What do you call it when the law finally recognizes that women should have the right to lifesaving medical intervention? In Ireland, you call it "controversial." In a groundbreaking move earlier this week, Ireland legalized some forms of abortion when a woman's life is in danger.
The new Protection of Life During Pregnancy Act stems largely from the harrowing 2012 tale of Savita Halappanavar, a Galway dentist who died "in agony" of septicemia when hospital doctors refused to intervene over the course of a few days while she was miscarrying. Her husband asserts the staff informed her "This is a Catholic country" and that "As long as there is a fetal heartbeat we can’t do anything." The new law, which would allow doctors to perform abortions if they believe "there is a real and substantial risk to a woman’s life" because of a medical issue or suicide risk was passed in July, but only went into effect Jan. 1. In order to perform the procedure, two doctors have to examine the woman and agree that "the risk to her life could be averted only by carrying out the procedure" -- and in the case of a suicide risk, a psychiatric evaluation is also required.
It's about as restrictive a limitation as one can get while still allowing for the possibility of lifesaving intervention, yet the RT network called it "controversial" Wednesday, and the Irish Independent similarly dubbed the move "hugely controversial." Yet RT notes, "Abortion will still not be allowed when a woman has been raped or when the fetus has serious deformities" and that the Irish government insists "the new law does not weaken the general prohibition on abortion in the country." Nor does it set up any clinical guidelines whatsoever for doctors to consult while assessing risk to life. And with no clear-cut articulation of what constitutes a potentially fatal situation, doctors could feel a chilling effect when it comes to decision-making, knowing they'd be breaking the law if they terminate a pregnancy and there's any dispute whatsoever over whether the woman faced imminent, certain death.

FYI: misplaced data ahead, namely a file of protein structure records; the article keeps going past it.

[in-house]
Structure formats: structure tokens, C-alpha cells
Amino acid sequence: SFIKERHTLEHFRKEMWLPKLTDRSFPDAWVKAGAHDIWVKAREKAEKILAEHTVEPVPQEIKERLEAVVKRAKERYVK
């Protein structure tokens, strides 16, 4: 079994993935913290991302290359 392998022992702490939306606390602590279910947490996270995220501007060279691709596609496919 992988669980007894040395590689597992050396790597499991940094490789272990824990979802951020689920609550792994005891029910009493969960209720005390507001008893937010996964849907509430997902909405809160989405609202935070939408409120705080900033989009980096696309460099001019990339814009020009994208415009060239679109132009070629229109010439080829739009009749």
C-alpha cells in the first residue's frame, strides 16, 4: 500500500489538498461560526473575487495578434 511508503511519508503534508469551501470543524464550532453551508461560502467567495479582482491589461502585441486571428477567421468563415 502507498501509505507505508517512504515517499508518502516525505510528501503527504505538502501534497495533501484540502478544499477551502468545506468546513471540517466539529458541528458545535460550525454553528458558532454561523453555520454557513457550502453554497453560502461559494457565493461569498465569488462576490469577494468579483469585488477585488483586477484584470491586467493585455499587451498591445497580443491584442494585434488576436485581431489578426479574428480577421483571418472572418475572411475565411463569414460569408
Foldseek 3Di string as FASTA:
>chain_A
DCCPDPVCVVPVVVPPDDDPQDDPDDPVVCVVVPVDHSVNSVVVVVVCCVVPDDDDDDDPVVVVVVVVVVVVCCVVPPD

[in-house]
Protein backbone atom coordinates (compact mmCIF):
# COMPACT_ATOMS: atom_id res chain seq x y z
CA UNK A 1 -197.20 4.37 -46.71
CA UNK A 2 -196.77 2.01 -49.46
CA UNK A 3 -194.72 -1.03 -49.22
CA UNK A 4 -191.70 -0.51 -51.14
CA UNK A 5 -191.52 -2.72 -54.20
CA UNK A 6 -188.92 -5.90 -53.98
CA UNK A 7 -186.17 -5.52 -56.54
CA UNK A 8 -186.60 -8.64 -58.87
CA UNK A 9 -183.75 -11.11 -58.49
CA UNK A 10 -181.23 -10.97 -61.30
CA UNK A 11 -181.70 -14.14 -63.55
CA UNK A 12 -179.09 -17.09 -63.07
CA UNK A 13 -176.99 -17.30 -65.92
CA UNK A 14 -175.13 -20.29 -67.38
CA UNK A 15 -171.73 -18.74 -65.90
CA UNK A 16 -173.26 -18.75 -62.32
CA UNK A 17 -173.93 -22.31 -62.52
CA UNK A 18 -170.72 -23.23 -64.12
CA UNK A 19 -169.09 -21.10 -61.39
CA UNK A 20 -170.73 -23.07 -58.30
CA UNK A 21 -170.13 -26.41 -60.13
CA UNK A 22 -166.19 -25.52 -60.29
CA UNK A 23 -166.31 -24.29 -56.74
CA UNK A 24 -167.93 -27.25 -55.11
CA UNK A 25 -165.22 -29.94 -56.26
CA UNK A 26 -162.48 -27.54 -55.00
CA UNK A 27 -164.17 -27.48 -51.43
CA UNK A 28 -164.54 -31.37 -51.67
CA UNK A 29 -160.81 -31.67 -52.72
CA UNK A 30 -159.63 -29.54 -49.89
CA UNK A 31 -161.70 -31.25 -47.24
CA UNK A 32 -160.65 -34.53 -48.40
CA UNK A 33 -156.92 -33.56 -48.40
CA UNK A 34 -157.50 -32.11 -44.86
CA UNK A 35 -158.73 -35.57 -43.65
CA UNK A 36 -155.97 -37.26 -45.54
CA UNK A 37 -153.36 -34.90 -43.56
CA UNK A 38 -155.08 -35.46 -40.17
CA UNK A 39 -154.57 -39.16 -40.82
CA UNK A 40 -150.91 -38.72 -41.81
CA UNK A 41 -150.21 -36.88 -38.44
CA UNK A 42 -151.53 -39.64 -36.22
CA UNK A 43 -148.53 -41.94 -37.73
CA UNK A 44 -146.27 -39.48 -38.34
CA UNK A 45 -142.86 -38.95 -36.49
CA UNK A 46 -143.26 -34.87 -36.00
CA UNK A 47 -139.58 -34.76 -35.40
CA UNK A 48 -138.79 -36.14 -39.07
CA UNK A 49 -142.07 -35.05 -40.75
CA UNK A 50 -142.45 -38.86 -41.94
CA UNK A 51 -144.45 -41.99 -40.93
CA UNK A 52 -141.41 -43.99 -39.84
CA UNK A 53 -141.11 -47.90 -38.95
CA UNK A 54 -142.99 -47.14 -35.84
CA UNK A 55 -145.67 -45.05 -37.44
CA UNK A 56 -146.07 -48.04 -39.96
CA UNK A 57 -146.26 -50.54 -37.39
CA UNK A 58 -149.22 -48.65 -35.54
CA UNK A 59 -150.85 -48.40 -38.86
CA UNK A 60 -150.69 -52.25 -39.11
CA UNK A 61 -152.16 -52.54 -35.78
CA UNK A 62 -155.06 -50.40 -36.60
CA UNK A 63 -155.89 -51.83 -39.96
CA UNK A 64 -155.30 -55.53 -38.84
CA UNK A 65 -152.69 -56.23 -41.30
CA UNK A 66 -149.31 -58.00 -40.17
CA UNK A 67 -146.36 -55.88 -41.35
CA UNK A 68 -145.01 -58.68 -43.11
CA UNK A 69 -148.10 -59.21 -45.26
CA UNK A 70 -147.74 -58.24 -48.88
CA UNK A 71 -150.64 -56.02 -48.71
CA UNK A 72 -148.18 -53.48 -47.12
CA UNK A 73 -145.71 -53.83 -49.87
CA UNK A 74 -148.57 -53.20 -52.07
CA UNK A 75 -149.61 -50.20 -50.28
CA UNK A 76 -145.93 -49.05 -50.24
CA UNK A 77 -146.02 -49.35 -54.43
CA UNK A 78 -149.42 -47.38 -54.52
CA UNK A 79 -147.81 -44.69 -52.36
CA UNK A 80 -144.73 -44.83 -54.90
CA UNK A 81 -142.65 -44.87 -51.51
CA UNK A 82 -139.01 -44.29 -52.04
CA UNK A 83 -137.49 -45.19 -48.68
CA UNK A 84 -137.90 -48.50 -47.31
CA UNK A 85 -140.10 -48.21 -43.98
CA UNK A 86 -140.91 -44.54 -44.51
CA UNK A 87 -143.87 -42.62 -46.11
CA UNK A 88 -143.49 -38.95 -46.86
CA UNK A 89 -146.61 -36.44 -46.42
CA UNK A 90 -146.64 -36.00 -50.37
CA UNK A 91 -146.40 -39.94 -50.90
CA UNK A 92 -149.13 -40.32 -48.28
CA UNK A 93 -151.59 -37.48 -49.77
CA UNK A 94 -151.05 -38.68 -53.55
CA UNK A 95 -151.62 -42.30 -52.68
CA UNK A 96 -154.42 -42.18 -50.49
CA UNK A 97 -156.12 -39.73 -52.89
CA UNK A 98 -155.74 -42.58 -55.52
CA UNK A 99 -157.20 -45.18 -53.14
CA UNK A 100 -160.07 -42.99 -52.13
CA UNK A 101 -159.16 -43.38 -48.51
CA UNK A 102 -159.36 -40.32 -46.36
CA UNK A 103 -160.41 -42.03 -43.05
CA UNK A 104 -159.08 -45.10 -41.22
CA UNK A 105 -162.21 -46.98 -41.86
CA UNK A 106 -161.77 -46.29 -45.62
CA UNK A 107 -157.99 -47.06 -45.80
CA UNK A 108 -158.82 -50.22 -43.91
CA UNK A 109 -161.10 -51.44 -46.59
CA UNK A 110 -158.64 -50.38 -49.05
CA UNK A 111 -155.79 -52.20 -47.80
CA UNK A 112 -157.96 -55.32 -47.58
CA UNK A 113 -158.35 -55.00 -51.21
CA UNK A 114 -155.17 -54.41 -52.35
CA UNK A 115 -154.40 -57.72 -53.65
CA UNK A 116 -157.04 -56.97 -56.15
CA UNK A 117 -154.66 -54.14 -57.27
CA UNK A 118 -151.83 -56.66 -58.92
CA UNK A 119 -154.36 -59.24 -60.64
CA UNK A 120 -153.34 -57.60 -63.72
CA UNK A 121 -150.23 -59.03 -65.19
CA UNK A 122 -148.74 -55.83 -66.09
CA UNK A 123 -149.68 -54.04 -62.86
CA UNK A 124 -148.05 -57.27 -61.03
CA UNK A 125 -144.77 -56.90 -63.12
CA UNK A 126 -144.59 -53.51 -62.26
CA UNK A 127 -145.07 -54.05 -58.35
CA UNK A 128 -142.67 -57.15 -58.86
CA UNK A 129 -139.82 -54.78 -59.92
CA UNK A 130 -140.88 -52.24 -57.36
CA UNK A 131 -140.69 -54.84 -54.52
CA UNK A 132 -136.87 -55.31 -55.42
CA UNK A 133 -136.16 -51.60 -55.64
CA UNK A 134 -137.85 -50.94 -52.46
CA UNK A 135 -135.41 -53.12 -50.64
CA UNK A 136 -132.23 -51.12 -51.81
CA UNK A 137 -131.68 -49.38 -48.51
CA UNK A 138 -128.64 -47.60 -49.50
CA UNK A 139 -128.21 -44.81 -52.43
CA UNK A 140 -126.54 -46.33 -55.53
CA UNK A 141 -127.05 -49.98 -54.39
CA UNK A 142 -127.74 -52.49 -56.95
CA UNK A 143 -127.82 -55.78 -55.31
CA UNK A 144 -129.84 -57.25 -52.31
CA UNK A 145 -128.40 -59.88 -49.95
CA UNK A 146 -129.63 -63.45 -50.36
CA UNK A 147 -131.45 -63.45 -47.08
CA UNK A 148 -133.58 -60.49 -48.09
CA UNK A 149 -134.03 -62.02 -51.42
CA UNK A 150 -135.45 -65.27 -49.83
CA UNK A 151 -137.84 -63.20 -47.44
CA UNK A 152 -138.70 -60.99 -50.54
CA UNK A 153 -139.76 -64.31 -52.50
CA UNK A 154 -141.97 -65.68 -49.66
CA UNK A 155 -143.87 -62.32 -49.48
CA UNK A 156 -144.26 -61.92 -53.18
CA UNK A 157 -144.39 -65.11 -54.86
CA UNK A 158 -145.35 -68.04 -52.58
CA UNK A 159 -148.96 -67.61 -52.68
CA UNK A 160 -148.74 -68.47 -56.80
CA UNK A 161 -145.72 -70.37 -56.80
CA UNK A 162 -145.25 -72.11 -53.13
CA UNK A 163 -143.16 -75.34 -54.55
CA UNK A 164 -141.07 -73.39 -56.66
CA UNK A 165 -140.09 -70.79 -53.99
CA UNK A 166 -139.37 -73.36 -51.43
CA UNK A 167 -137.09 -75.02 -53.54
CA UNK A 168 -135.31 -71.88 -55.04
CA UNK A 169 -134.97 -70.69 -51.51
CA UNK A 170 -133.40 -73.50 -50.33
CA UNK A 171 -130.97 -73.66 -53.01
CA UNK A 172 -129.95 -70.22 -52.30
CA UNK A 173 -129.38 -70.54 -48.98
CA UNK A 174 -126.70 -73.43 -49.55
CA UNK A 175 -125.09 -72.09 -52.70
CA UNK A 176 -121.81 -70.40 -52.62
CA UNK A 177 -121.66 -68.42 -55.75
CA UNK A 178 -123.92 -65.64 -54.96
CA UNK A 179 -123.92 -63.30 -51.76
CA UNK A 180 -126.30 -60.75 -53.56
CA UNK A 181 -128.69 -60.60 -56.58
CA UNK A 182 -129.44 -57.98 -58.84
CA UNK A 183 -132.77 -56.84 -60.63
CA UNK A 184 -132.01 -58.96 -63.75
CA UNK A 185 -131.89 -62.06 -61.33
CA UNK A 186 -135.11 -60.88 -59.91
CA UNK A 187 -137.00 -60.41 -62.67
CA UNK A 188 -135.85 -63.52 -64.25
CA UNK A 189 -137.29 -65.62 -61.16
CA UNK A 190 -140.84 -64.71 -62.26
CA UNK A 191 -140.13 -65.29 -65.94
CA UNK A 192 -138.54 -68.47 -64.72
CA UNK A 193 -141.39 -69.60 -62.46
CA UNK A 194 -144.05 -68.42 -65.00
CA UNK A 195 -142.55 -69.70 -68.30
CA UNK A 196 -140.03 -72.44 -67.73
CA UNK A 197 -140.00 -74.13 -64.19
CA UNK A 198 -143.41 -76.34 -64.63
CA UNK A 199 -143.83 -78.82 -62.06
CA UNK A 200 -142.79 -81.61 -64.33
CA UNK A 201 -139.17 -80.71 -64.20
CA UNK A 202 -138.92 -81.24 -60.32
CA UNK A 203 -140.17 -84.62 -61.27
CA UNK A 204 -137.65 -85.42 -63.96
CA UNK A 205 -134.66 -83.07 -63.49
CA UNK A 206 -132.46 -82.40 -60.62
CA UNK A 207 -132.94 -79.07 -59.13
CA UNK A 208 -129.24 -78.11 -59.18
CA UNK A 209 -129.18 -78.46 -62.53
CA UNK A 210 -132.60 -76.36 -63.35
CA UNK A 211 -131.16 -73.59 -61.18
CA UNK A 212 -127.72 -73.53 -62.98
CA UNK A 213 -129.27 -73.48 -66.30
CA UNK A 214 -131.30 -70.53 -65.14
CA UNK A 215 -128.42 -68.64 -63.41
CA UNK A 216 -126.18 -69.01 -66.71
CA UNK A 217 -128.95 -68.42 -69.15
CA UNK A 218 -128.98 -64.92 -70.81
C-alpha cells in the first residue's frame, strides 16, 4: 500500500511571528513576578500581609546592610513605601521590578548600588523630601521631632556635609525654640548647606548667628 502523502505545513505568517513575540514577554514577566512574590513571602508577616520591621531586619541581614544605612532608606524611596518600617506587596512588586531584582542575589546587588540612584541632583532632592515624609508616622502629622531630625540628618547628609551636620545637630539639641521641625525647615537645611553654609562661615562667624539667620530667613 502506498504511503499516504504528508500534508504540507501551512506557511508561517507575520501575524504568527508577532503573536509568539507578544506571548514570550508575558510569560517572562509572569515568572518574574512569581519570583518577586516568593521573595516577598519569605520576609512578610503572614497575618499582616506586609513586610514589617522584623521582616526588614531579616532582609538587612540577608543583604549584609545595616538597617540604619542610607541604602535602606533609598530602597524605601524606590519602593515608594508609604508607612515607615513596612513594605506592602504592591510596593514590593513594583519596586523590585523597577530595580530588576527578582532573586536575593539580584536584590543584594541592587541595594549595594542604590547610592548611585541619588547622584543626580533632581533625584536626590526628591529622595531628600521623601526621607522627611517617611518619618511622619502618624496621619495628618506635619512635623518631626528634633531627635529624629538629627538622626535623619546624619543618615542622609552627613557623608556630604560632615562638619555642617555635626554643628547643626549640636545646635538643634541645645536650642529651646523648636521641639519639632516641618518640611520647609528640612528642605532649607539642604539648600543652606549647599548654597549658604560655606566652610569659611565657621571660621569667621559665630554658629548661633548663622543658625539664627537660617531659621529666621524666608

But despite the nation's still draconian policy regarding the value of women's lives, Caroline Simons from the country's Pro Life Campaign calls the updated law "life-ending, not life-saving," taking particular issue with the allowance for abortion in the case of suicide risk. She cites "all the peer reviewed evidence showing that abortion has adverse mental health consequences for women" -- despite the wealth of easily accessible information that suggests "no significant differences in long-term mental health between women … who choose to terminate a pregnancy and those who do not." And of course the concerned folks at Life News have declared, "It’s Now Legal to Kill Unborn Children." They claim that "Women in Ireland have always been given whatever treatment they need during pregnancy" – an assertion that Savita Halappanavar's surviving family members categorically dispute. In an October report, the Irish Health Information and Quality Authority identified a full "13 opportunities when her life might have been saved but were missed." At the time Minister for Health Dr. James Reilly said, "I deeply regret that our health services failed [Halappanavar's widower Praveen] in such a terrible way."
The wildly misnamed "pro life" lobby consistently peddles the fiction that every embryo, no matter how viable it may truly be, is worth saving. And it brazenly ignores the question of whether women's lives have at least equal value to those of the fetuses they're carrying. It's not just in Ireland – here in the U.S. in just the past few weeks, the American Civil Liberties Union has challenged the United States Conference of Catholic Bishops – an organization deeply involved in the policymaking of an increasing number of American hospitals – about its binding directives that resulted in the needless suffering of a Michigan woman who says she was refused medical help during her own miscarriage. "They told me there was nothing they could do," she says.
In the great documentary "After Tiller," Dr. Susan Robinson explains succinctly what the foes of not just reproductive freedom but basic health services for women refuse to acknowledge – that "Nobody f---ing wants an abortion." To claim a moral high ground while condoning the practice of letting women – and often, their babies right along with them – die is the worst kind of hypocrisy. Saying no to needless suffering, making the smallest of strides toward acknowledging the personhood of women, taking their well-being into account and viewing them as more than incubators, shouldn't be called "controversial." Not in Ireland, not anywhere that dares to call itself civilized. It should be called standard medical procedure.